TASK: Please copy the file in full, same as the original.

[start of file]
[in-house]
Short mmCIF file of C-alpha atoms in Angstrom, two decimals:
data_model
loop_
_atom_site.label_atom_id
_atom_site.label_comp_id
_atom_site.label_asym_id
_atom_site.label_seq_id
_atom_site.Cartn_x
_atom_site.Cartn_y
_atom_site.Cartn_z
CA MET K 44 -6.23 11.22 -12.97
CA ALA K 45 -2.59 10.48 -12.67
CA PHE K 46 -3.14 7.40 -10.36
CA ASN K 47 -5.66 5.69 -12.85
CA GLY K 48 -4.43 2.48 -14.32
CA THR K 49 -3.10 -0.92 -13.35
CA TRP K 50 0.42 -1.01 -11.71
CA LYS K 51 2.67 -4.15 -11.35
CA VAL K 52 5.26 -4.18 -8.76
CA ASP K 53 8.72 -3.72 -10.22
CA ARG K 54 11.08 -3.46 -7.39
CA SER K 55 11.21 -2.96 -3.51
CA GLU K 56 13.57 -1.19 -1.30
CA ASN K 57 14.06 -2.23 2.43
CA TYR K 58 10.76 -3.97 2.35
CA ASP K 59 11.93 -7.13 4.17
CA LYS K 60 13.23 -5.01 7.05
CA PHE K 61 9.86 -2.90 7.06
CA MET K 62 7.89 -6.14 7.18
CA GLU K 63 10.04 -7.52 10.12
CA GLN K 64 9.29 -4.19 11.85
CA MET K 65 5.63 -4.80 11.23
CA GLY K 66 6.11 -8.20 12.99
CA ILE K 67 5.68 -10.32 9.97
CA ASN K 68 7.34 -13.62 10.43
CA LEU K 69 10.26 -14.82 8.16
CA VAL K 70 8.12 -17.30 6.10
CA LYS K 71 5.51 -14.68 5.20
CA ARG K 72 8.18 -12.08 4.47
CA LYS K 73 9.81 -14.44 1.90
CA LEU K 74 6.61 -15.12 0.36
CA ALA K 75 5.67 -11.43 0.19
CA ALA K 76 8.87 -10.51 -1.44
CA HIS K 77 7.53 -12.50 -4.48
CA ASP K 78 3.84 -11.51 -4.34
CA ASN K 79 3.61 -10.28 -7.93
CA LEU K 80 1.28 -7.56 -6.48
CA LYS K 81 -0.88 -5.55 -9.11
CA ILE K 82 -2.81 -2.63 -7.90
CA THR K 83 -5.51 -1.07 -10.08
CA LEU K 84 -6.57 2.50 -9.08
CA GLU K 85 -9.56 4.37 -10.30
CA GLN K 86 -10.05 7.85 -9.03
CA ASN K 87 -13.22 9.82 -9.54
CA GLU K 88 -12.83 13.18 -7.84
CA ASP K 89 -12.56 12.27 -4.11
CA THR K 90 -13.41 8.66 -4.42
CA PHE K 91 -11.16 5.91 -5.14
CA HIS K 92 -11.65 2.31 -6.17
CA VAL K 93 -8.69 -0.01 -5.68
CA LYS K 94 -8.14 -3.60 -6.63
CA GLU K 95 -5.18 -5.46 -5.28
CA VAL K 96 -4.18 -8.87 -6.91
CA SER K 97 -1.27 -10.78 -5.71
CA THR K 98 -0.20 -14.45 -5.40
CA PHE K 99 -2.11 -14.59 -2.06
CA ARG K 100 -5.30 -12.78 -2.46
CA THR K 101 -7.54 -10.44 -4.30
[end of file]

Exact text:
[in-house]
Short mmCIF file of C-alpha atoms in Angstrom, two decimals:
data_model
loop_
_atom_site.label_atom_id
_atom_site.label_comp_id
_atom_site.label_asym_id
_atom_site.label_seq_id
_atom_site.Cartn_x
_atom_site.Cartn_y
_atom_site.Cartn_z
CA MET K 44 -6.23 11.22 -12.97
CA ALA K 45 -2.59 10.48 -12.67
CA PHE K 46 -3.14 7.40 -10.36
CA ASN K 47 -5.66 5.69 -12.85
CA GLY K 48 -4.43 2.48 -14.32
CA THR K 49 -3.10 -0.92 -13.35
CA TRP K 50 0.42 -1.01 -11.71
CA LYS K 51 2.67 -4.15 -11.35
CA VAL K 52 5.26 -4.18 -8.76
CA ASP K 53 8.72 -3.72 -10.22
CA ARG K 54 11.08 -3.46 -7.39
CA SER K 55 11.21 -2.96 -3.51
CA GLU K 56 13.57 -1.19 -1.30
CA ASN K 57 14.06 -2.23 2.43
CA TYR K 58 10.76 -3.97 2.35
CA ASP K 59 11.93 -7.13 4.17
CA LYS K 60 13.23 -5.01 7.05
CA PHE K 61 9.86 -2.90 7.06
CA MET K 62 7.89 -6.14 7.18
CA GLU K 63 10.04 -7.52 10.12
CA GLN K 64 9.29 -4.19 11.85
CA MET K 65 5.63 -4.80 11.23
CA GLY K 66 6.11 -8.20 12.99
CA ILE K 67 5.68 -10.32 9.97
CA ASN K 68 7.34 -13.62 10.43
CA LEU K 69 10.26 -14.82 8.16
CA VAL K 70 8.12 -17.30 6.10
CA LYS K 71 5.51 -14.68 5.20
CA ARG K 72 8.18 -12.08 4.47
CA LYS K 73 9.81 -14.44 1.90
CA LEU K 74 6.61 -15.12 0.36
CA ALA K 75 5.67 -11.43 0.19
CA ALA K 76 8.87 -10.51 -1.44
CA HIS K 77 7.53 -12.50 -4.48
CA ASP K 78 3.84 -11.51 -4.34
CA ASN K 79 3.61 -10.28 -7.93
CA LEU K 80 1.28 -7.56 -6.48
CA LYS K 81 -0.88 -5.55 -9.11
CA ILE K 82 -2.81 -2.63 -7.90
CA THR K 83 -5.51 -1.07 -10.08
CA LEU K 84 -6.57 2.50 -9.08
CA GLU K 85 -9.56 4.37 -10.30
CA GLN K 86 -10.05 7.85 -9.03
CA ASN K 87 -13.22 9.82 -9.54
CA GLU K 88 -12.83 13.18 -7.84
CA ASP K 89 -12.56 12.27 -4.11
CA THR K 90 -13.41 8.66 -4.42
CA PHE K 91 -11.16 5.91 -5.14
CA HIS K 92 -11.65 2.31 -6.17
CA VAL K 93 -8.69 -0.01 -5.68
CA LYS K 94 -8.14 -3.60 -6.63
CA GLU K 95 -5.18 -5.46 -5.28
CA VAL K 96 -4.18 -8.87 -6.91
CA SER K 97 -1.27 -10.78 -5.71
CA THR K 98 -0.20 -14.45 -5.40
CA PHE K 99 -2.11 -14.59 -2.06
CA ARG K 100 -5.30 -12.78 -2.46
CA THR K 101 -7.54 -10.44 -4.30